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I heard about $TEMP and $TMP, but I think they are not standard for every distro.

As far as I know, the best way to get the temp dir is just /tmp, is there any distro that won't work using that path?

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3 Answers 3

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$TMPDIR is more standard than both $TEMP and $TMP as it's mentioned by the POSIX standard.

The /tmp directory is retained in POSIX.1-2008 to accommodate historical applications that assume its availability. Implementations are encouraged to provide suitable directory names in the environment variable TMPDIR and applications are encouraged to use the contents of TMPDIR for creating temporary files.

Ref: http://pubs.opengroup.org/onlinepubs/9699919799/xrat/V4_xbd_chap10.html

At least on macOS, $TMPDIR is not set to /tmp by default, but to something like /var/folders/4r/504v61kx02gczk_454db345c0000gn/T/. /tmp is still available though, as a symbolic link to /private/tmp (for whatever reason).

You may use tmpdir="${TMPDIR:-/tmp}" in a script, for example, to use $TMPDIR if it's set, or /tmp if it's not set (or empty).

The non-standard mktemp utility will create a file or directory in $TMPDIR by default and output its name (but not on macOS, see below):

tmpfile=$(mktemp)
tmpdir=$(mktemp -d)

Check the manual for mktemp on your system to figure out how to use it. Not all implementations are the same.


On macOS, because of reasons, you will have to give the mktemp utility a template with an explicit path:

tmpfile=$(mktemp "${TMPDIR:-/tmp}"/tmp.XXXXXXXX)
tmpdir=$(mktemp -d "${TMPDIR:-/tmp}"/tmp.XXXXXXXX)

The above commands would create a temporary file and directory (respectively) in $TMPDIR, or in /tmp if $TMPDIR is empty or if the variable is unset (this variable is by default set to the result of getconf DARWIN_USER_TEMP_DIR on macOS).


On Cygwin, $TMPDIR is not set by default:

$ echo $TMPDIR


$ echo $TEMP
/tmp

$ echo $TMP
/tmp

Consider using ${TMPDIR:-${TEMP:-${TMP:-/tmp}}} instead.

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  • Yes, you beat me by seconds. $TMPDIR is far more known than $TEMP or $TMP Commented Mar 17, 2017 at 13:29
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    @cuonglm What? POSIX says (of its standard utilities) “If applications are written to use temporary or intermediate files, they should use the TMPDIR environment variable, if it is set and represents an accessible directory, to select the location of temporary files.” How is that not standard? Commented Mar 17, 2017 at 13:48
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    @cuonglm that’s a direct copy/paste from the standard. Commented Mar 17, 2017 at 13:59
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    nitpick: ${TMPDIR:-/tmp} would still be expanded to /tmp if $TMPDIR was set but to the empty string. One might argue that an empty $TMPDIR could be regarded as meaning the current directory, but IMO, it's better to consider an empty $TMPDIR as if it was unset and force users to specify the current directory with TMPDIR=., and that avoids having to do things like ${TMPDIR-/tmp}${TMPDIR:+/}file.tmp.$$ Commented Mar 17, 2017 at 14:07
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    See also echo 'mkstemp(TEMPLATE)' | m4 -D TEMPLATE="${TMPDIR:-/tmp}/prefixXXXXXX" for a standard way to create a temp file. Commented Mar 17, 2017 at 14:26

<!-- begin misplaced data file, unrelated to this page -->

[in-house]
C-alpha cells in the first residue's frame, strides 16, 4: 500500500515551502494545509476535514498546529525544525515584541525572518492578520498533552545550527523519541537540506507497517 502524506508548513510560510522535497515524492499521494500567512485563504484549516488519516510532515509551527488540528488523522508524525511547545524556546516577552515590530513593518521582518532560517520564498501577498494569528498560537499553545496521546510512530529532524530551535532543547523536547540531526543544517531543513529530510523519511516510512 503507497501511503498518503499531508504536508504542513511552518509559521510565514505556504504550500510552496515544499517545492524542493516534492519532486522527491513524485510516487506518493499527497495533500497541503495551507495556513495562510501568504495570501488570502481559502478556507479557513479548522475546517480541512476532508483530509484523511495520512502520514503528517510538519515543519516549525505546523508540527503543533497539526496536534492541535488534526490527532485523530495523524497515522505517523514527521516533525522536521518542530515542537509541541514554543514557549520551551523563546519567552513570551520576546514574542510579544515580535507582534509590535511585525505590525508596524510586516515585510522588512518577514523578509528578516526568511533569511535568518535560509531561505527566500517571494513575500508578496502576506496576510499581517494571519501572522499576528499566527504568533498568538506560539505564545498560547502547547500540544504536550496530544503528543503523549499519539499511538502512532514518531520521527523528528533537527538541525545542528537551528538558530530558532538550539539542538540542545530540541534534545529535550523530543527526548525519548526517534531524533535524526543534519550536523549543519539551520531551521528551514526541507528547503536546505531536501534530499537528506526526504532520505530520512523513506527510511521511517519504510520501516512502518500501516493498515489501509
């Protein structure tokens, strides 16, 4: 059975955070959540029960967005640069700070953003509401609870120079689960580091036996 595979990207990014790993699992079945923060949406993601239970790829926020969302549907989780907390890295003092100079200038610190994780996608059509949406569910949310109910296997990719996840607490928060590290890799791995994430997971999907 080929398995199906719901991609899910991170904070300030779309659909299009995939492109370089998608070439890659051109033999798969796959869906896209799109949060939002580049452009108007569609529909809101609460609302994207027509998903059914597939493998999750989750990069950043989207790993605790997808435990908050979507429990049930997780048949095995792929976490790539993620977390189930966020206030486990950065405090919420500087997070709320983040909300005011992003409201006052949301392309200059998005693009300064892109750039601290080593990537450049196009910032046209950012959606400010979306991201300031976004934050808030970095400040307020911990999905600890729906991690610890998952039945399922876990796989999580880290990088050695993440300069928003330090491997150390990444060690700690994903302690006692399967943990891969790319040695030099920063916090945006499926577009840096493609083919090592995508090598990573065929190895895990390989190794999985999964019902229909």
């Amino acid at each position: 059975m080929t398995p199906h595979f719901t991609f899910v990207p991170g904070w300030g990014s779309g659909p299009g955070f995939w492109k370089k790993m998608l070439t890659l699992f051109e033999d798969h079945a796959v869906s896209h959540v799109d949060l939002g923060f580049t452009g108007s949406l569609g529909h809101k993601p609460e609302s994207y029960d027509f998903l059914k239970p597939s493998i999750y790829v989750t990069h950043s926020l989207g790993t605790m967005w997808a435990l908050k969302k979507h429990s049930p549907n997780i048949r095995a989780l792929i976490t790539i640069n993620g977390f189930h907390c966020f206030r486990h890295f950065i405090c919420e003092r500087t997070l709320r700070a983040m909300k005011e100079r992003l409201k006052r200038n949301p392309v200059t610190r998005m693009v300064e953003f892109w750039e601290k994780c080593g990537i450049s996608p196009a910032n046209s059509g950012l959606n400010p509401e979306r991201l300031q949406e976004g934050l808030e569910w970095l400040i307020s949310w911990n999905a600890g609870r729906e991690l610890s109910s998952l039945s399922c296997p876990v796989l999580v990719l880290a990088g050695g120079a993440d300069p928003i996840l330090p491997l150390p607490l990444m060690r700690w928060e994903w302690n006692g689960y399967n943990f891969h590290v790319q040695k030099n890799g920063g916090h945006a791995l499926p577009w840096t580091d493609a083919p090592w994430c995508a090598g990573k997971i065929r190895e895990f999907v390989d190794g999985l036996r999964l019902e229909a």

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NOTE: The OPs question is "Generic way to get temp path?"; it is not "How to create a temp file/dir?"

The Linux man page for mktemp includes these options:

mktemp [OPTION]... [TEMPLATE] 
...
-u, --dry-run
    do not create anything; merely print a name
... 
--tmpdir[=DIR]
    interpret TEMPLATE relative to DIR. If DIR is not specified, 
use $TMPDIR if set, else /tmp. With this option, TEMPLATE must 
not be an absolute name. Unlike with -t, TEMPLATE may contain 
slashes, but mktemp creates only the final component. 

Therefore, either of the following are equivalent and should work:

dirname $(mktemp -u --tmpdir)

or

echo ${TMPDIR:-/tmp}

It's possible to imagine that the former might work while the latter doesn't on systems where either TMPDIR or /tmp are not used, but that have implemented the mktemp spec, albeit with a different explanation under the --tmpdir[=DIR] option. (However I am presently unable to test.)

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I recommend a more comprehensive approach by checking all the possible env's that could be set. Also, let's not forget the XDG Base Directory specification by checking the XDG_RUNTIME_DIR.

https://specifications.freedesktop.org/basedir-spec/basedir-spec-latest.html

echo ${XDG_RUNTIME_DIR:-${TMPDIR:-${TMP:-${TEMP:-/tmp}}}}

This will most likely return /run/user/1000 for a system following XDG Base Directory, and if not, will check TMPDIR, TMP, and TEMP in order. If nothing is set, then it will return /tmp.

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    Reading that specification, it seems that $XDG_RUNTIME_DIR is mainly for small files such as PID files, sockets, etc. It explicitly says that it is not to be used for "large files", which is what the temporary directory is often used for. It also says that if the $XDG_RUNTIME_DIR can not be used, a message should be printed to warn the user of this fact before selecting another directory. That is if you want to follow that standard.
    – Kusalananda
    Commented Jan 11, 2022 at 10:10

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